Methods for training collaborative biostatisticians

Gina Maria Pomann, L. Ebony Boulware, Shari Messinger Cayetano, Manisha Desai, Felicity T. Enders, John A. Gallis, Jonathan Gelfond, Steven C. Grambow, Alexandra L. Hanlon, Angelean Hendrix, Pandurang Kulkarni, Jodi Lapidus, Hui Jie Lee, Jonathan D. Mahnken, Julie P. McKeel, Rebecca Moen, Robert A. Oster, Sarah Peskoe, Greg Samsa, Thomas G. StewartTracy Truong, Lisa Wruck, Samantha M. Thomas

Research output: Contribution to journalArticlepeer-review

16 Scopus citations


The emphasis on team science in clinical and translational research increases the importance of collaborative biostatisticians (CBs) in healthcare. Adequate training and development of CBs ensure appropriate conduct of robust and meaningful research and, therefore, should be considered as a high-priority focus for biostatistics groups. Comprehensive training enhances clinical and translational research by facilitating more productive and efficient collaborations. While many graduate programs in Biostatistics and Epidemiology include training in research collaboration, it is often limited in scope and duration. Therefore, additional training is often required once a CB is hired into a full-time position. This article presents a comprehensive CB training strategy that can be adapted to any collaborative biostatistics group. This strategy follows a roadmap of the biostatistics collaboration process, which is also presented. A TIE approach (Teach the necessary skills, monitor the Implementation of these skills, and Evaluate the proficiency of these skills) was developed to support the adoption of key principles. The training strategy also incorporates a “train the trainer” approach to enable CBs who have successfully completed training to train new staff or faculty.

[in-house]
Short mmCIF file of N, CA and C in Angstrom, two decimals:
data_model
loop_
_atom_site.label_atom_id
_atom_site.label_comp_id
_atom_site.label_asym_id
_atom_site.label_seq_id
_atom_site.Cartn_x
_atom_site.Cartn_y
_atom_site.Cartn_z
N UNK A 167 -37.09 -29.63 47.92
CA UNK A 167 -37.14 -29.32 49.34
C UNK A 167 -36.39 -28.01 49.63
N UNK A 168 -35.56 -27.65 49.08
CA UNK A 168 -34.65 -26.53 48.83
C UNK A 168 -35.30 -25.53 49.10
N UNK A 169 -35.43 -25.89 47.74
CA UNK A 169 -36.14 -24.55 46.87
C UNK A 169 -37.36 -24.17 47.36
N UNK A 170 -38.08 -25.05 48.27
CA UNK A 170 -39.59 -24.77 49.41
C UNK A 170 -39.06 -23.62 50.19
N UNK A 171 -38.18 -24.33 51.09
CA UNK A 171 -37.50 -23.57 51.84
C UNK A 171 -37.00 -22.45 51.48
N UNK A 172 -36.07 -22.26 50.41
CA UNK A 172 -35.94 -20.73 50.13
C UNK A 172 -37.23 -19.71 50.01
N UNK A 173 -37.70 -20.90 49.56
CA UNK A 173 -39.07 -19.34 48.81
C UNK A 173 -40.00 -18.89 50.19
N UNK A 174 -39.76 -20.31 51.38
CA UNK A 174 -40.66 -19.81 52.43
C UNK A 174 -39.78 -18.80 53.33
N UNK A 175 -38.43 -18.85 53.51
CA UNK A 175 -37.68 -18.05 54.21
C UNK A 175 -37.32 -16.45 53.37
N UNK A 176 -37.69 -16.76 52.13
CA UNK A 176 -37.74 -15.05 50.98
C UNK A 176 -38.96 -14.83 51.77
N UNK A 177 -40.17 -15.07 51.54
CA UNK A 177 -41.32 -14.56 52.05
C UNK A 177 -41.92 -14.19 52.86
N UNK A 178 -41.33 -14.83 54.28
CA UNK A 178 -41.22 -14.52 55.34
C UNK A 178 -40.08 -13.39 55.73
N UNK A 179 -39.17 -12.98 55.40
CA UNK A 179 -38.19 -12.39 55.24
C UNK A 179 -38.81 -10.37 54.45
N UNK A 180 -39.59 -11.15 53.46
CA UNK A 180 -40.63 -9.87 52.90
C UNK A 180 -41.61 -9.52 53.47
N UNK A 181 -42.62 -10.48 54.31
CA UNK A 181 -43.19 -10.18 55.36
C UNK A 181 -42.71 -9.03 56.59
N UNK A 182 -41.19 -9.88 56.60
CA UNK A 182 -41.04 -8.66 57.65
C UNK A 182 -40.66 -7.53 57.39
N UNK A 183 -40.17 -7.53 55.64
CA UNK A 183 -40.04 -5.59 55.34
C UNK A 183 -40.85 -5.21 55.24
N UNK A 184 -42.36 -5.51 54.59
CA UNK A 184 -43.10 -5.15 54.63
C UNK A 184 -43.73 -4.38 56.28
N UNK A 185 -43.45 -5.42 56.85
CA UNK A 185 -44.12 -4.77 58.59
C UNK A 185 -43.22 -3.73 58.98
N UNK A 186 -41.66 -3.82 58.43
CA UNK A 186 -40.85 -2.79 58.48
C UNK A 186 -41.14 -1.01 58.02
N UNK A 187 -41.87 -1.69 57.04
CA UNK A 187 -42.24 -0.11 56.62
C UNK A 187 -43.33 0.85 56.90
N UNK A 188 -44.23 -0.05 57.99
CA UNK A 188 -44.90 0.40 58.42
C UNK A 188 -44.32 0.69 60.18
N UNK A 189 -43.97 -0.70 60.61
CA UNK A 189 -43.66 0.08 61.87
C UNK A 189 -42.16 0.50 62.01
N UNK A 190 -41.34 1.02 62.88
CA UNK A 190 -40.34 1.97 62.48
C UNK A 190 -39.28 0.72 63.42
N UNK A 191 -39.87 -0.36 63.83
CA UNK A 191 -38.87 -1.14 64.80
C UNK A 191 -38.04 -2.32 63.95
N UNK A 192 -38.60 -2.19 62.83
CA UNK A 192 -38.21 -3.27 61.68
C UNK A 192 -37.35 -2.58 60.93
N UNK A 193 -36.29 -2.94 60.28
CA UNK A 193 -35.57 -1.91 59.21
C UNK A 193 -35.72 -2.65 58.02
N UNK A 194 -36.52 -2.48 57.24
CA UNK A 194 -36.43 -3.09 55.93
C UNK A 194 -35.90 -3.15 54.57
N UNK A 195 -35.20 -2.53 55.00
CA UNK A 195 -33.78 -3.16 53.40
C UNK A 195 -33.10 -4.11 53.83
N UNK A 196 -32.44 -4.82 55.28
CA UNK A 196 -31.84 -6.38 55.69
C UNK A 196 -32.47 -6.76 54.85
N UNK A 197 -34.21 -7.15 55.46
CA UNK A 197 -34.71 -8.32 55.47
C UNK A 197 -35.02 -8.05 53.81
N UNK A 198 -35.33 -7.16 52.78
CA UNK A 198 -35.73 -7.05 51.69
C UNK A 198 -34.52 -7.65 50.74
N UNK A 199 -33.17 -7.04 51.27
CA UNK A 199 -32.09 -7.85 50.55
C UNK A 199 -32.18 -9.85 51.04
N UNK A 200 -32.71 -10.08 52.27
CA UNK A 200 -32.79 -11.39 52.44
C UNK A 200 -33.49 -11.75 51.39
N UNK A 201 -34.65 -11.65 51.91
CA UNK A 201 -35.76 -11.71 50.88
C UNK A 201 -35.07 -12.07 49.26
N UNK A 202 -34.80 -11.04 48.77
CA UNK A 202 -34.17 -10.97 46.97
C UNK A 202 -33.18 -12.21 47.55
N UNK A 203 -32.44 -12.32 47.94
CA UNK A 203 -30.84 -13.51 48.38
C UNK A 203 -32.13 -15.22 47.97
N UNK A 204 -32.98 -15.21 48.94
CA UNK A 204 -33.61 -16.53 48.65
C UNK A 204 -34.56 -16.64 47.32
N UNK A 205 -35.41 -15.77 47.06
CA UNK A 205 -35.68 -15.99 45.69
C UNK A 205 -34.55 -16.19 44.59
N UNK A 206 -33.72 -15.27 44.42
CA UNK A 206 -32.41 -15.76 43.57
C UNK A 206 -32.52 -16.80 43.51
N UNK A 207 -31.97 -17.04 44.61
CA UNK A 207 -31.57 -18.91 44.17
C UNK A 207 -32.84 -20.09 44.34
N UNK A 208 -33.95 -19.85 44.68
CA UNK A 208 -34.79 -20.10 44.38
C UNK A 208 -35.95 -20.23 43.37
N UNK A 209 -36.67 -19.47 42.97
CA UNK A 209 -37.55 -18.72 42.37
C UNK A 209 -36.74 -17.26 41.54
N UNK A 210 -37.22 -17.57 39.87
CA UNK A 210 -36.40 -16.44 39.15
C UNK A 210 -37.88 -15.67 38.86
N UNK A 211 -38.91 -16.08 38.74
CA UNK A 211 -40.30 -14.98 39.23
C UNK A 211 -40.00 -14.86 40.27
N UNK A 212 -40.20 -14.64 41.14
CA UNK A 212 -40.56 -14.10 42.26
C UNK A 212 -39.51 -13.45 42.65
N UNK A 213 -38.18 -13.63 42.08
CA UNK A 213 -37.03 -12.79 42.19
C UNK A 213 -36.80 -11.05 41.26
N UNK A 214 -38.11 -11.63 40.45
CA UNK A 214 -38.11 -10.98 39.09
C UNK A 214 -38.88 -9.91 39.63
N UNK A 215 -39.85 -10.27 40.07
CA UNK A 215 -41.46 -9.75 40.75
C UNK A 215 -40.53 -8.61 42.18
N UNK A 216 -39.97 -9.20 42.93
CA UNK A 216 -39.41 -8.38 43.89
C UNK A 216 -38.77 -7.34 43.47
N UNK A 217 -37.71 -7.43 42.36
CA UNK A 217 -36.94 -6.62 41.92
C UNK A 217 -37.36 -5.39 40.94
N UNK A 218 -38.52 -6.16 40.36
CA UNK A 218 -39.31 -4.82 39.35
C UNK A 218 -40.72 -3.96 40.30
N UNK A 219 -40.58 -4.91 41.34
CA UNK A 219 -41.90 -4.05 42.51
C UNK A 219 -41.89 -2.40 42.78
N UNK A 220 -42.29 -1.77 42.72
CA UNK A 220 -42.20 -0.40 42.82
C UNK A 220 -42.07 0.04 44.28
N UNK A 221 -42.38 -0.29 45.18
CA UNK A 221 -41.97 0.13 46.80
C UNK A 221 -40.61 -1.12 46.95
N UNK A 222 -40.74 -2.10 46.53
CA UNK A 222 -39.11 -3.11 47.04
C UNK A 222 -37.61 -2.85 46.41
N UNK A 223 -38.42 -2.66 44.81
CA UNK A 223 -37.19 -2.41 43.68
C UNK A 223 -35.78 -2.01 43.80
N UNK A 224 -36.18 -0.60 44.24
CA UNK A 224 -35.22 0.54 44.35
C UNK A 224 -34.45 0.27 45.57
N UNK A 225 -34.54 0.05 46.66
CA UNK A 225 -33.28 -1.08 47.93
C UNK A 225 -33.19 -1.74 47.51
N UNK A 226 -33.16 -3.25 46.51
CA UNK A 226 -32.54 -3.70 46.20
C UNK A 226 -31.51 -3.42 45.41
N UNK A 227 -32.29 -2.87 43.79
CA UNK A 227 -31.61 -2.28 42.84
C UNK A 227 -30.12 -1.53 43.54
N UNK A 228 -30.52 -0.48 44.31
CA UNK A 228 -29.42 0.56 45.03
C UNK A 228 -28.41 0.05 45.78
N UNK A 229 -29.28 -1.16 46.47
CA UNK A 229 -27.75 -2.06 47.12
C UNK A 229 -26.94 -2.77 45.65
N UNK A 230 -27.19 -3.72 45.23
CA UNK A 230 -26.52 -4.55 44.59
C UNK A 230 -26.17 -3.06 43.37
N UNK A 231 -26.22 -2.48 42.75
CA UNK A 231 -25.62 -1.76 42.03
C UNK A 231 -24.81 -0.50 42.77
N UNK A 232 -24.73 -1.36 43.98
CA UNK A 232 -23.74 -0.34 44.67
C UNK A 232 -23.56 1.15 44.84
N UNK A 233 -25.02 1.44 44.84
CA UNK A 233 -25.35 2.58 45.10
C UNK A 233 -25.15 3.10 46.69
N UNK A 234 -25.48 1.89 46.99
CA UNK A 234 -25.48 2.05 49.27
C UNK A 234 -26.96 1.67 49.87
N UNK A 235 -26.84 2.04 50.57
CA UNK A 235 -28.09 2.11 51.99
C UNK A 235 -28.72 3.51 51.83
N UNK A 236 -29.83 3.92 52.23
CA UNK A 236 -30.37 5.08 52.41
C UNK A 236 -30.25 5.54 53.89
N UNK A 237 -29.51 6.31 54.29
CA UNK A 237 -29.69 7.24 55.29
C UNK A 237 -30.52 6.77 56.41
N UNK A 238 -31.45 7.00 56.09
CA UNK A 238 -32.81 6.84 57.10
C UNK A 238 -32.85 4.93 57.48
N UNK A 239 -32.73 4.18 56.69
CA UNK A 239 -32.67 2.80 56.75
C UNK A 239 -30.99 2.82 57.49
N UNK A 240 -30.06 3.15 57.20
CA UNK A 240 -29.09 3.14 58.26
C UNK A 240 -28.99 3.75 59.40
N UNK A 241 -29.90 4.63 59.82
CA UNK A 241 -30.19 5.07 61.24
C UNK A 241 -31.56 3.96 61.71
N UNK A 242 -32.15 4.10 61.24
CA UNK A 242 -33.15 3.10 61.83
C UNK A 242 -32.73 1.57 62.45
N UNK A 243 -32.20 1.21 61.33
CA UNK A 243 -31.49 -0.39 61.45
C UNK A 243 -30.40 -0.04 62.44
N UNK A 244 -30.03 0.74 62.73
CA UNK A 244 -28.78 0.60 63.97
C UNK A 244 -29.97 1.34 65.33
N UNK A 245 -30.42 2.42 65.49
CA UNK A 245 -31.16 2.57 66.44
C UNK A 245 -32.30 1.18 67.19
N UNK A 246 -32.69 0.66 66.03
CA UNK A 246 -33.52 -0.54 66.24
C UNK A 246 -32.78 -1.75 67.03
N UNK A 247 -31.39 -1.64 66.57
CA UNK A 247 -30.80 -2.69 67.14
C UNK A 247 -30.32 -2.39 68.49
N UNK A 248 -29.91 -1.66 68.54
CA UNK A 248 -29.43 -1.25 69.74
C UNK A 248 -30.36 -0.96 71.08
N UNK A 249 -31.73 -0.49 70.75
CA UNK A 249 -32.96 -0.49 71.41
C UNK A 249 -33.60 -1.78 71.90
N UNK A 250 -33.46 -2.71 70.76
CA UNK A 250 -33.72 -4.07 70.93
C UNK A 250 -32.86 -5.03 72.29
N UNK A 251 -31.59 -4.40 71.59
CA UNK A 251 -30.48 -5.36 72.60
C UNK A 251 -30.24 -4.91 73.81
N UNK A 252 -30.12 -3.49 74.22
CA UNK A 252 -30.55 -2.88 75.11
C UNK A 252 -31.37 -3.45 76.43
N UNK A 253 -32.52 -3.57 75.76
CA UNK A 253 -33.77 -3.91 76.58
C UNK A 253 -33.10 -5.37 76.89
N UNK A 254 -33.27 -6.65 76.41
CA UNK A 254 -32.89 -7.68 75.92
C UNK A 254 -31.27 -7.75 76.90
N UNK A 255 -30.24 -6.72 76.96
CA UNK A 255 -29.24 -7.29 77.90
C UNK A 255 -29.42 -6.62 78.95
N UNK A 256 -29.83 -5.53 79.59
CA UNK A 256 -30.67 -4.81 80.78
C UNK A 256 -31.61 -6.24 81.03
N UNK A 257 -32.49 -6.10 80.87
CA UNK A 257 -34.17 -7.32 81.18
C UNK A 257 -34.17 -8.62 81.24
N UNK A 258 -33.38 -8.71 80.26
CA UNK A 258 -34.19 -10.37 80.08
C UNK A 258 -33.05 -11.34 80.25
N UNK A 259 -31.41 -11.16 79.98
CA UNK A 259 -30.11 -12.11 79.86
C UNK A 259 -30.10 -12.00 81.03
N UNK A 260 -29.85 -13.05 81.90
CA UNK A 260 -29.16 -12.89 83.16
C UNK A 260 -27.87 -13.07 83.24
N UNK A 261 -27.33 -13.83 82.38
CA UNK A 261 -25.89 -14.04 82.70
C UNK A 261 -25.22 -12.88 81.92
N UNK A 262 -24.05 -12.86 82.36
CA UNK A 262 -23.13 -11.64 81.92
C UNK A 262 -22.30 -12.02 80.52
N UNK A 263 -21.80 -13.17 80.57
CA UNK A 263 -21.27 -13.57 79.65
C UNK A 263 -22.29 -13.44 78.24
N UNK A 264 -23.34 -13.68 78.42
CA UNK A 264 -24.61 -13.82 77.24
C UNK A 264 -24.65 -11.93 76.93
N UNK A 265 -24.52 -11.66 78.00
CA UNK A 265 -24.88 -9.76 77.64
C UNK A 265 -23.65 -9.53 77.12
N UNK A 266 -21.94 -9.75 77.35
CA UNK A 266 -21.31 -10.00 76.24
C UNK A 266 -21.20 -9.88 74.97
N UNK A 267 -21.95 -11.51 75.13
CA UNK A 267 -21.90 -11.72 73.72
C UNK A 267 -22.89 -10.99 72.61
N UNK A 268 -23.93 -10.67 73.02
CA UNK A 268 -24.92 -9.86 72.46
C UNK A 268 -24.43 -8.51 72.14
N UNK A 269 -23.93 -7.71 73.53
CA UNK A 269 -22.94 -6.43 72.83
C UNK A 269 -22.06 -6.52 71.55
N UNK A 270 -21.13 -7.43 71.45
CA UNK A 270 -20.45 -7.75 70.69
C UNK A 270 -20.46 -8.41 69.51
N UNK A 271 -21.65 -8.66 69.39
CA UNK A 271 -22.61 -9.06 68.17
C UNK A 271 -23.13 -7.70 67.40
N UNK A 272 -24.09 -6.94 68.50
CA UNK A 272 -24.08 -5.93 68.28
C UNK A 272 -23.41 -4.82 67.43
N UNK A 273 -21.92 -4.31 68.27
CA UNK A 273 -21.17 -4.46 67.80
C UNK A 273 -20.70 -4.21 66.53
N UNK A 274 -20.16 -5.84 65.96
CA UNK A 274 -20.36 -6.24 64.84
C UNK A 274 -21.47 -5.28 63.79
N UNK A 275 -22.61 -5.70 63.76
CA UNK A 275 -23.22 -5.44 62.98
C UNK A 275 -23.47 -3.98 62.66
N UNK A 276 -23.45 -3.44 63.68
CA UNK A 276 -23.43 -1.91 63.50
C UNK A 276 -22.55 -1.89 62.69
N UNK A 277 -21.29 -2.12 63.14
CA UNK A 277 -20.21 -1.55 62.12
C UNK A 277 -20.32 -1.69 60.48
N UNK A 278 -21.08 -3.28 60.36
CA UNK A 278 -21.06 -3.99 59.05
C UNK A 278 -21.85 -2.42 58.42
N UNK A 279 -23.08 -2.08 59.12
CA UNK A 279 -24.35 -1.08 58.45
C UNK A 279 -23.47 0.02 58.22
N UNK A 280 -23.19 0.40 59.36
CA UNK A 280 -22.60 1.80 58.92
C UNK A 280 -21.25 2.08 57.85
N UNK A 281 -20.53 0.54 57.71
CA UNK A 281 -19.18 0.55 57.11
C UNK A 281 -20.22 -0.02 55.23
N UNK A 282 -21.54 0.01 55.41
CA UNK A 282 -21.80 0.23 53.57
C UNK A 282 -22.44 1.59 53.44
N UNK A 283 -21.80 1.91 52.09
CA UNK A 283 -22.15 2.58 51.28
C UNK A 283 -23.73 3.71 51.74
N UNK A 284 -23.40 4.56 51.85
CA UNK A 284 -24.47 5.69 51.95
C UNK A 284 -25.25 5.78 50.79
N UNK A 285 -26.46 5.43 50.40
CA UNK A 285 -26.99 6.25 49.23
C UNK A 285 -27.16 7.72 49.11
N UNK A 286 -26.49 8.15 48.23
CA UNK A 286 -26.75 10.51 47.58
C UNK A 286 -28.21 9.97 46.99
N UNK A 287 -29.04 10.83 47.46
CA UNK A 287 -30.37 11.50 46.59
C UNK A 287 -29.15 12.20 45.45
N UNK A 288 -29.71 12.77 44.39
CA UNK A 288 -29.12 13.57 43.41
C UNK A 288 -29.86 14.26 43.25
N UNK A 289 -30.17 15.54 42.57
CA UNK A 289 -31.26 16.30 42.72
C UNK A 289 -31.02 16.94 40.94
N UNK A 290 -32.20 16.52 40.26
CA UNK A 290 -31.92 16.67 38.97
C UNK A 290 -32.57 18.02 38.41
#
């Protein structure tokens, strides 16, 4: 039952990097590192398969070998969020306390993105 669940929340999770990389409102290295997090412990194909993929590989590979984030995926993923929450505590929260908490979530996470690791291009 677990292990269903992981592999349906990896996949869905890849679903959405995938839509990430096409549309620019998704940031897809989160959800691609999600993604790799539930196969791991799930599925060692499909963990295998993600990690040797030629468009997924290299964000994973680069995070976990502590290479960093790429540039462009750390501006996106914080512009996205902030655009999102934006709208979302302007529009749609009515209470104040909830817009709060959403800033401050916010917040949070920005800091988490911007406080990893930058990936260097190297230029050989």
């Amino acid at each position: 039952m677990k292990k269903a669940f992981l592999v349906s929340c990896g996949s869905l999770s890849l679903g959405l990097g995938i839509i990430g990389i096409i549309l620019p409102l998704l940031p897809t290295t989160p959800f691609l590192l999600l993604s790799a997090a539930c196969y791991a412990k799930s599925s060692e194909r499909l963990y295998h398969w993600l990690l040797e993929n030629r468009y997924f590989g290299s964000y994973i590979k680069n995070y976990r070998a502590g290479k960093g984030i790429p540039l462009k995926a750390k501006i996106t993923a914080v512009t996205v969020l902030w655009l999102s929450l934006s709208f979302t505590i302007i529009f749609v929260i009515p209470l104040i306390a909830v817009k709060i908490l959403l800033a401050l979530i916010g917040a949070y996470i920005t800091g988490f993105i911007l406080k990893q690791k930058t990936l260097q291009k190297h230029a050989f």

Original languageEnglish (US)
Article numbere26
JournalJournal of Clinical and Translational Science
Issue number1
StatePublished - 2021


  • Collaborative biostatistician
  • collaboration
  • communication
  • professional development
  • quantitative collaboration
  • training strategy

ASJC Scopus subject areas

  • General Medicine


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